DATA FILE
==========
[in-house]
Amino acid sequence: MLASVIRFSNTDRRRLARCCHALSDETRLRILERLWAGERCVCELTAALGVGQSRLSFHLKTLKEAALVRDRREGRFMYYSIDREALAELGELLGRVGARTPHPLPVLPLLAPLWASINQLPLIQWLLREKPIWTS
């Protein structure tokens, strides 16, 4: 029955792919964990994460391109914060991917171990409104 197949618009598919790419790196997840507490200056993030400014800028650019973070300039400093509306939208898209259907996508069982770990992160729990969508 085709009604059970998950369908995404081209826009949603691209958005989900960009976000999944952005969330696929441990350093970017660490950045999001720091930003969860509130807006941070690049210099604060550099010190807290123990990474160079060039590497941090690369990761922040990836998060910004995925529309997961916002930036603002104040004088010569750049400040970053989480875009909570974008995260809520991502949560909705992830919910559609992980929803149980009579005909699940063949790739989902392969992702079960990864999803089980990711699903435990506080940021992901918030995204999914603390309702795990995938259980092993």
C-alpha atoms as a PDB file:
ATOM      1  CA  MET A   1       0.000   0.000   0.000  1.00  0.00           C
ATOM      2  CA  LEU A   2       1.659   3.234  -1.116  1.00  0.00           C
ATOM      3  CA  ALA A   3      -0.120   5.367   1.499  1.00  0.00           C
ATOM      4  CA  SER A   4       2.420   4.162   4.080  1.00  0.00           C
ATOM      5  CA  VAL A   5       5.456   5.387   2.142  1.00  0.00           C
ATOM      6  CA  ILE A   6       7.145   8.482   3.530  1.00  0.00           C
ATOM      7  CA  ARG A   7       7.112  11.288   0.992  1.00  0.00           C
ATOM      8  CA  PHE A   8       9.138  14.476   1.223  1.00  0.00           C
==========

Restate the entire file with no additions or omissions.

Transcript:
[in-house]
Amino acid sequence: MLASVIRFSNTDRRRLARCCHALSDETRLRILERLWAGERCVCELTAALGVGQSRLSFHLKTLKEAALVRDRREGRFMYYSIDREALAELGELLGRVGARTPHPLPVLPLLAPLWASINQLPLIQWLLREKPIWTS
């Protein structure tokens, strides 16, 4: 029955792919964990994460391109914060991917171990409104 197949618009598919790419790196997840507490200056993030400014800028650019973070300039400093509306939208898209259907996508069982770990992160729990969508 085709009604059970998950369908995404081209826009949603691209958005989900960009976000999944952005969330696929441990350093970017660490950045999001720091930003969860509130807006941070690049210099604060550099010190807290123990990474160079060039590497941090690369990761922040990836998060910004995925529309997961916002930036603002104040004088010569750049400040970053989480875009909570974008995260809520991502949560909705992830919910559609992980929803149980009579005909699940063949790739989902392969992702079960990864999803089980990711699903435990506080940021992901918030995204999914603390309702795990995938259980092993």
C-alpha atoms as a PDB file:
ATOM      1  CA  MET A   1       0.000   0.000   0.000  1.00  0.00           C
ATOM      2  CA  LEU A   2       1.659   3.234  -1.116  1.00  0.00           C
ATOM      3  CA  ALA A   3      -0.120   5.367   1.499  1.00  0.00           C
ATOM      4  CA  SER A   4       2.420   4.162   4.080  1.00  0.00           C
ATOM      5  CA  VAL A   5       5.456   5.387   2.142  1.00  0.00           C
ATOM      6  CA  ILE A   6       7.145   8.482   3.530  1.00  0.00           C
ATOM      7  CA  ARG A   7       7.112  11.288   0.992  1.00  0.00           C
ATOM      8  CA  PHE A   8       9.138  14.476   1.223  1.00  0.00           C